A few years ago, when I was in a different team (I’m sure I’ve told this story before, so indulge me for a moment or two), one of the assistant directors in the borough was doing an ‘on the coal-face’ type exercise. For some reason, I can’t remember why, I was ‘volunteered’ by my manager to take him out with me on my visits. I think because she was fairly sure I wouldn’t say anything rude! The cases I had on the cards (already booked up by the time I knew he was coming) were bread and butter stuff. Very straightforward and non-complex pieces of work – one initial community care assessment and one review with a carer involved.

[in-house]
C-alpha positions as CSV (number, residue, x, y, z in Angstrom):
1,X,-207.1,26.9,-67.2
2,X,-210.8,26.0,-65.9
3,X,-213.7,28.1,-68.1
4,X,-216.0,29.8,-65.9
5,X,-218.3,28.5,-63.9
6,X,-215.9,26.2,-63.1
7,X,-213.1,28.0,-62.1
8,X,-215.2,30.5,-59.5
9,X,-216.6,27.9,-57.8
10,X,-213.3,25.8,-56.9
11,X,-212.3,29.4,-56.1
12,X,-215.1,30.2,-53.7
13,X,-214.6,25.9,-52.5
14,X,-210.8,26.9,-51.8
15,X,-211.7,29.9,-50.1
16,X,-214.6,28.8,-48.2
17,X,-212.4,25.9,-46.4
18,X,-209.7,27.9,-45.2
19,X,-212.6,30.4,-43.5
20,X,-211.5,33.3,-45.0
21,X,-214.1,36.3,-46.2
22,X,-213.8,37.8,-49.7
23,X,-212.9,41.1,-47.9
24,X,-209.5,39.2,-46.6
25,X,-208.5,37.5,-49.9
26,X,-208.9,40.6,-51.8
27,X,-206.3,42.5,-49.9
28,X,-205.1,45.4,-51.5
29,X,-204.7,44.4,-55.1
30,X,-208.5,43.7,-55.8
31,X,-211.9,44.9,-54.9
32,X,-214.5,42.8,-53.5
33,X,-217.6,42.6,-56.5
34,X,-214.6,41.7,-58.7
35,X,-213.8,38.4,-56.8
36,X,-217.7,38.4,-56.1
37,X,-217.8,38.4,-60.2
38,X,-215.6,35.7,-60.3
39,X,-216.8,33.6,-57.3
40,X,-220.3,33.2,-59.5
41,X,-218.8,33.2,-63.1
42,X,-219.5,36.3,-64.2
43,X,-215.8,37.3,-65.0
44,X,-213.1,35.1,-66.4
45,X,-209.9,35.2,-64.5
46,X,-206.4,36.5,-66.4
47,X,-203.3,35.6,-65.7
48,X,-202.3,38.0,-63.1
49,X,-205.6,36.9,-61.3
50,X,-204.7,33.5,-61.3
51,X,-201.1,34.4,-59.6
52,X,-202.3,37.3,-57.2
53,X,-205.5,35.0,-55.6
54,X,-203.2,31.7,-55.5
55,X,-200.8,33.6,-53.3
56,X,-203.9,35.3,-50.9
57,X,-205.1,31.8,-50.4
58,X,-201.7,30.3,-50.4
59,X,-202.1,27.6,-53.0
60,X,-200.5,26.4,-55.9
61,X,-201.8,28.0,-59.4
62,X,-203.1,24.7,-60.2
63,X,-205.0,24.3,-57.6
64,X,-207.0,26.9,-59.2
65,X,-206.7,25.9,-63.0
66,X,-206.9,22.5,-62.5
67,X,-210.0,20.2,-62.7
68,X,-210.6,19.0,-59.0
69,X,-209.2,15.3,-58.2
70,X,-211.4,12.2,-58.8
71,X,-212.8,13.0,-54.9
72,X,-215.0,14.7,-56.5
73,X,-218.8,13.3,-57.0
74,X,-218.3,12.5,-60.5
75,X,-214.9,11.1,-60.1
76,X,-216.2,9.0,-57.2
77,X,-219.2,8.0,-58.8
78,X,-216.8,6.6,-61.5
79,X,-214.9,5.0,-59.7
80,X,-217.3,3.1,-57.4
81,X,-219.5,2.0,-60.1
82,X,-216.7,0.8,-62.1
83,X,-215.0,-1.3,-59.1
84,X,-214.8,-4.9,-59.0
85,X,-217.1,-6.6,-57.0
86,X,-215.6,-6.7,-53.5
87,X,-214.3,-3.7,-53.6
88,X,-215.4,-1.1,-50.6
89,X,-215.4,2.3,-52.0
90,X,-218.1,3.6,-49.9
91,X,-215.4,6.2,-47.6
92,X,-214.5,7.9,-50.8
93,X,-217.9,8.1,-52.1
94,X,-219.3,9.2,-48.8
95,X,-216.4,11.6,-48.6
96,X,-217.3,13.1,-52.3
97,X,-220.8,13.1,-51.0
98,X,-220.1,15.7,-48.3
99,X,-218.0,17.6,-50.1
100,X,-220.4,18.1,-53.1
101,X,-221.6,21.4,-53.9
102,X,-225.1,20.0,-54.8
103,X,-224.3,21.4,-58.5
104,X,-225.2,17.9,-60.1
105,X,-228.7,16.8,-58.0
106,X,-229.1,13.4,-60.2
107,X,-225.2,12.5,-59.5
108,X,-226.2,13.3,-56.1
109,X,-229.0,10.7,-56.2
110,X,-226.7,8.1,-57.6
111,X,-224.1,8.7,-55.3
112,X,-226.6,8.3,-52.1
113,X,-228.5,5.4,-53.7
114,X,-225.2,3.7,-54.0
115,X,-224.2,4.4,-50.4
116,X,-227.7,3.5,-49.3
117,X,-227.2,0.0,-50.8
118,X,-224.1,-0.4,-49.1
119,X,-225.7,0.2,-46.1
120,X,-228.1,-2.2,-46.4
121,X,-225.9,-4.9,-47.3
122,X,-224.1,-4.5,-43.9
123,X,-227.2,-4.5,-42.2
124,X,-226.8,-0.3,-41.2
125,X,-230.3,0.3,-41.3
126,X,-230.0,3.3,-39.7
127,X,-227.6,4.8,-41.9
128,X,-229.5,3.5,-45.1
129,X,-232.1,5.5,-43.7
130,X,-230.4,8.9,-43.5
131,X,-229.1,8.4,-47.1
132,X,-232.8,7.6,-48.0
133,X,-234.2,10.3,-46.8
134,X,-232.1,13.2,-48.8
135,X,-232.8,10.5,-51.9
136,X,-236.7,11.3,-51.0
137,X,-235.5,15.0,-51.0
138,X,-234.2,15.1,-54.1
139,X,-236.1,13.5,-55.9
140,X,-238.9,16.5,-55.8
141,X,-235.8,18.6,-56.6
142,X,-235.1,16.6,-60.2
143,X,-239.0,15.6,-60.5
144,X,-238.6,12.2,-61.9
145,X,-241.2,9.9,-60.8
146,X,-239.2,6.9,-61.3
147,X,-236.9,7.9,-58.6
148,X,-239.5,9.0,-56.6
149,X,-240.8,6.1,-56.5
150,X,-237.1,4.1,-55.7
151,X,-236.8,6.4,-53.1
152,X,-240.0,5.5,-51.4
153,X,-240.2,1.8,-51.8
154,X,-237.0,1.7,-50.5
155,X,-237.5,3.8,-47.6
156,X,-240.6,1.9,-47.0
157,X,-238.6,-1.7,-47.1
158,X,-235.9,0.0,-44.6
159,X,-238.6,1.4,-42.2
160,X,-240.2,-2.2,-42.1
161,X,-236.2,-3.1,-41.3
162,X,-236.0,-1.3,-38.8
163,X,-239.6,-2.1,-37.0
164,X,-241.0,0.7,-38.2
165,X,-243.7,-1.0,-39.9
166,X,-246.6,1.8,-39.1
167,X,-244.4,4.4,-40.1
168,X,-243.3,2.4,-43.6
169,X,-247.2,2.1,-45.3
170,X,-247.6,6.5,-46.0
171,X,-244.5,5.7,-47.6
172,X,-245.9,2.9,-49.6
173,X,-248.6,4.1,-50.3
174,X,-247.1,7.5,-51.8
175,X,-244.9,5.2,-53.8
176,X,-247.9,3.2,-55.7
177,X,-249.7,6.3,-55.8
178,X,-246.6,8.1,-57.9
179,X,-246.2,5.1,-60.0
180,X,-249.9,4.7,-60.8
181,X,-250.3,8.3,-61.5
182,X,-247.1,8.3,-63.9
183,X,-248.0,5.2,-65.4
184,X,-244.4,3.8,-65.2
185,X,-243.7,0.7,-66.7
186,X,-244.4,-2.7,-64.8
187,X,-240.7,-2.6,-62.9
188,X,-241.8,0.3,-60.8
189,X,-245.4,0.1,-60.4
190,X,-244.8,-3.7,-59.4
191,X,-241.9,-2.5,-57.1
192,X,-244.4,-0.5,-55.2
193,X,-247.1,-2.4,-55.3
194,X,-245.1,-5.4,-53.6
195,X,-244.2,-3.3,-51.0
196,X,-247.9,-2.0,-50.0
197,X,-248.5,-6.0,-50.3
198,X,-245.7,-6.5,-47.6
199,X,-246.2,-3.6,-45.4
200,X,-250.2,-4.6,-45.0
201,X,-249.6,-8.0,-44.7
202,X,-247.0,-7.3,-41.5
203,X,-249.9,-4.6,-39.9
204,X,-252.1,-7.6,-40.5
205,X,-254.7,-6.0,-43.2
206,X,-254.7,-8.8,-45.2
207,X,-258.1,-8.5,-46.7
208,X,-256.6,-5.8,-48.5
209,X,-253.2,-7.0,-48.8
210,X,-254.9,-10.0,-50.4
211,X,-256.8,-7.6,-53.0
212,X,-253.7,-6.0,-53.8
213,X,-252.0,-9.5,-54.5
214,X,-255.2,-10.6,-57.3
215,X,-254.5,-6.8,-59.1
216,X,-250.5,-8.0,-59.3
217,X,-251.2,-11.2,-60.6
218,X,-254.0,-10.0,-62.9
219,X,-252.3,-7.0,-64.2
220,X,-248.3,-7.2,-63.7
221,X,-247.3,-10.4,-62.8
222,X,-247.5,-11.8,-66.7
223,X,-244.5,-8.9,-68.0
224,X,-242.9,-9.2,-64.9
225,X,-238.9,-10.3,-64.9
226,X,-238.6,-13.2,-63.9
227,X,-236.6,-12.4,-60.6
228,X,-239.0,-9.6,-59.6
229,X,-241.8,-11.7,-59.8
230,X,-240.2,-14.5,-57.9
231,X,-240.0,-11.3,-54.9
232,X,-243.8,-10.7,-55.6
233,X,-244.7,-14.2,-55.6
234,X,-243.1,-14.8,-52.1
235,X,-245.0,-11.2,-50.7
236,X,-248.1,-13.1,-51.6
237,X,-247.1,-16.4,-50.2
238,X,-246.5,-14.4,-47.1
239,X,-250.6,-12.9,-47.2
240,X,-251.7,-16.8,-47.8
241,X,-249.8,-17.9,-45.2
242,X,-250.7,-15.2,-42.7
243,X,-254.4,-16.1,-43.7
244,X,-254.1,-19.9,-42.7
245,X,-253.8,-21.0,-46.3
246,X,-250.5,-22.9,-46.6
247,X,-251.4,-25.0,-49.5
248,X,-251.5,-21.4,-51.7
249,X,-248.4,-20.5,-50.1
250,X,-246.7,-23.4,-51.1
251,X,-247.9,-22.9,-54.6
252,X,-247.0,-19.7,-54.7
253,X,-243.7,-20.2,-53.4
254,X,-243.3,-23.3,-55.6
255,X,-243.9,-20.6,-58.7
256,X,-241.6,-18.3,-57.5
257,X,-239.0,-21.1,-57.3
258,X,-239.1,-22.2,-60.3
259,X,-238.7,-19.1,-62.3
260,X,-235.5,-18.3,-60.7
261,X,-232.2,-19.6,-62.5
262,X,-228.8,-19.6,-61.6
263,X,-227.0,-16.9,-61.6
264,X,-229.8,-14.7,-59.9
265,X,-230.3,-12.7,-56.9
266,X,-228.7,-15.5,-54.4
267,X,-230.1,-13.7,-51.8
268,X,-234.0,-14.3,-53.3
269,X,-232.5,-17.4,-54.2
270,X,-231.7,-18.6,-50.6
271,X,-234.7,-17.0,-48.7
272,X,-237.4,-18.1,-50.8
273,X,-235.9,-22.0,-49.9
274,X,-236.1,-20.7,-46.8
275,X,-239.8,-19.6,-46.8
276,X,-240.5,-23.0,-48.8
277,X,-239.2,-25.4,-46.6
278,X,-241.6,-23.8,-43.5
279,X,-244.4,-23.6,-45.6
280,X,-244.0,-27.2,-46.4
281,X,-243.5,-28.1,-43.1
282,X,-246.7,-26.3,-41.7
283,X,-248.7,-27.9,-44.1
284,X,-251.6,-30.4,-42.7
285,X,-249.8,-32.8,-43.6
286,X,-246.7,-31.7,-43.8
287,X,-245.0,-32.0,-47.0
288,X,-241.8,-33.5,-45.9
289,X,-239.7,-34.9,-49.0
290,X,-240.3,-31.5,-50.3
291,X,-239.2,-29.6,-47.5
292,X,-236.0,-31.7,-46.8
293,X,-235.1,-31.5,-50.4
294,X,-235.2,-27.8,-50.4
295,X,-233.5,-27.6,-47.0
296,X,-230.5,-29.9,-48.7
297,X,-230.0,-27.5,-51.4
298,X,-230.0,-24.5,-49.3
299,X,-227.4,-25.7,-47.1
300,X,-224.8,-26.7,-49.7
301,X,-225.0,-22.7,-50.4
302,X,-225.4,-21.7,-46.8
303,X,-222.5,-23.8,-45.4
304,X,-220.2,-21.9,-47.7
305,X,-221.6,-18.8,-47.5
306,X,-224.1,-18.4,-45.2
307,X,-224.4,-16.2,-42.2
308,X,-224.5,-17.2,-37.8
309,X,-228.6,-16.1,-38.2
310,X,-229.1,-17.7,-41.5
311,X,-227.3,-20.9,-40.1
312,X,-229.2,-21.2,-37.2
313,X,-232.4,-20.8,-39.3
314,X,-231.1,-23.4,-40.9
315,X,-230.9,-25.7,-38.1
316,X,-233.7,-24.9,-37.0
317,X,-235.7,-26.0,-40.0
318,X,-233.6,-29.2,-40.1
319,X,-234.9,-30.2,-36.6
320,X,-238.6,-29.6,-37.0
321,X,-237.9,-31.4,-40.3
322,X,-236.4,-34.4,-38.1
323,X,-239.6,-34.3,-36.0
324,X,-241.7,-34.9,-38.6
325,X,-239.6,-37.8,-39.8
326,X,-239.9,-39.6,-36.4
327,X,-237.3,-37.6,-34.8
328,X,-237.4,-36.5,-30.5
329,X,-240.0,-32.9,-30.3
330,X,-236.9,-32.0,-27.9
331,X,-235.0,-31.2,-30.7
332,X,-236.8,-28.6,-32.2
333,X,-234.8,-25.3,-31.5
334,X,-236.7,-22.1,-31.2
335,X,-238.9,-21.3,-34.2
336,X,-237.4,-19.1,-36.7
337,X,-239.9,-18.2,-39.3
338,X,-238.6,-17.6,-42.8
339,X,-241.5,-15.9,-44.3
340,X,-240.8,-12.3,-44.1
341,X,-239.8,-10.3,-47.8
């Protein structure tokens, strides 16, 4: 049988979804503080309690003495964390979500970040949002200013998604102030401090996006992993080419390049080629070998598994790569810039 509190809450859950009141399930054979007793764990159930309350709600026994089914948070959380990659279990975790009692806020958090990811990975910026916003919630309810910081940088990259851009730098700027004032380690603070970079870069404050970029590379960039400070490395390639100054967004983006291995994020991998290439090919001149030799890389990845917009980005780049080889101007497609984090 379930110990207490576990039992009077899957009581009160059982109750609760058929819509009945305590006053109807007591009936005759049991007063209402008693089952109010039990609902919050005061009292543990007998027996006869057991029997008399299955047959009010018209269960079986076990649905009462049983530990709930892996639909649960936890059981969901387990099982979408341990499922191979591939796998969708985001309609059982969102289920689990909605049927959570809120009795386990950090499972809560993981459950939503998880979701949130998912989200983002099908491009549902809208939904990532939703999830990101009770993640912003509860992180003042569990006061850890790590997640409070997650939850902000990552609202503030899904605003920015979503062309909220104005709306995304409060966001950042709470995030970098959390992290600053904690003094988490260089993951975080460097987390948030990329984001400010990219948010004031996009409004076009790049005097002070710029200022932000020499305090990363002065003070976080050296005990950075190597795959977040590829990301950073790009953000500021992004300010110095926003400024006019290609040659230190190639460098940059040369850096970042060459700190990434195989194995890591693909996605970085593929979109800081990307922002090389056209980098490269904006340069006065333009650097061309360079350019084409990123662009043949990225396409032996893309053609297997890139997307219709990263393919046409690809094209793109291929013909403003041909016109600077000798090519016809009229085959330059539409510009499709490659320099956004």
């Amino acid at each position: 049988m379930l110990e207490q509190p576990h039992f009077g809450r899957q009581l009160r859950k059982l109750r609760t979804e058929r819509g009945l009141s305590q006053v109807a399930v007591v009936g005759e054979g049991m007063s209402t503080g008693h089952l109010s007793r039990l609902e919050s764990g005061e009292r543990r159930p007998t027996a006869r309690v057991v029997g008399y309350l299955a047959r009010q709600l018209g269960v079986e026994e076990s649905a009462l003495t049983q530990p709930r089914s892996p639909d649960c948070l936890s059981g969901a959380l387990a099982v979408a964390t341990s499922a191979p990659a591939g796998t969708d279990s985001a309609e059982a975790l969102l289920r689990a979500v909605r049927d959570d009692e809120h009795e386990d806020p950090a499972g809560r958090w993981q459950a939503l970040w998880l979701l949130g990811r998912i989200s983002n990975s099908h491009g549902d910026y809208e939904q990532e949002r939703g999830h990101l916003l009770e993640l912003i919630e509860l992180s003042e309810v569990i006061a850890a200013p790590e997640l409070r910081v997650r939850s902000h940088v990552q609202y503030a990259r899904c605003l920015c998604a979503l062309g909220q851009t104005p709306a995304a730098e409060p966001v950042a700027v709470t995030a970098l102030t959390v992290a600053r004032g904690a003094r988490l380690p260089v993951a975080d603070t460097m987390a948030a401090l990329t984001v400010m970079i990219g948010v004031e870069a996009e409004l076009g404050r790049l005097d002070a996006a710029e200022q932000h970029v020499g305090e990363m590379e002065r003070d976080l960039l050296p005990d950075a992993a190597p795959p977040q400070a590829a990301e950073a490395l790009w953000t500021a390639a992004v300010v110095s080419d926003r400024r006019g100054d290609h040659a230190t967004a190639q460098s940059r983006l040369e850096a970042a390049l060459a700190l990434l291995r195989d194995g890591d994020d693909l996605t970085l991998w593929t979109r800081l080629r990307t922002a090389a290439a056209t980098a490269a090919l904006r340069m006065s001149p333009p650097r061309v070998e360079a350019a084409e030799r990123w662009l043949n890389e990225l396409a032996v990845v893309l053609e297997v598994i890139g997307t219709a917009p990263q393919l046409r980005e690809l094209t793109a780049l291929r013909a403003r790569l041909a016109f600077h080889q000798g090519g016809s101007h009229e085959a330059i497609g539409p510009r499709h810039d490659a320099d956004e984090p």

On the second visit, when we were speaking to the user and carer, I explained what services we could offer, he chipped in and was very sympathetic – he was (I say ‘was’ because he is in a different role now) a really pleasant guy – actually offering more than we would under our eligibility criteria because it ‘seemed rational’. Afterwards, I explained to him that we couldn’t offer the care that he had suggested because it was outside the budget allowed by the authority. This surprised him. He had an idea how rationing actually works on paper but when you are on the front line telling people that they can’t get a service that they desperately need. That was a ‘new’ experience for him. He saw the stress of the carer and wanted to help. Wanted the service to be available for them. It wasn’t though.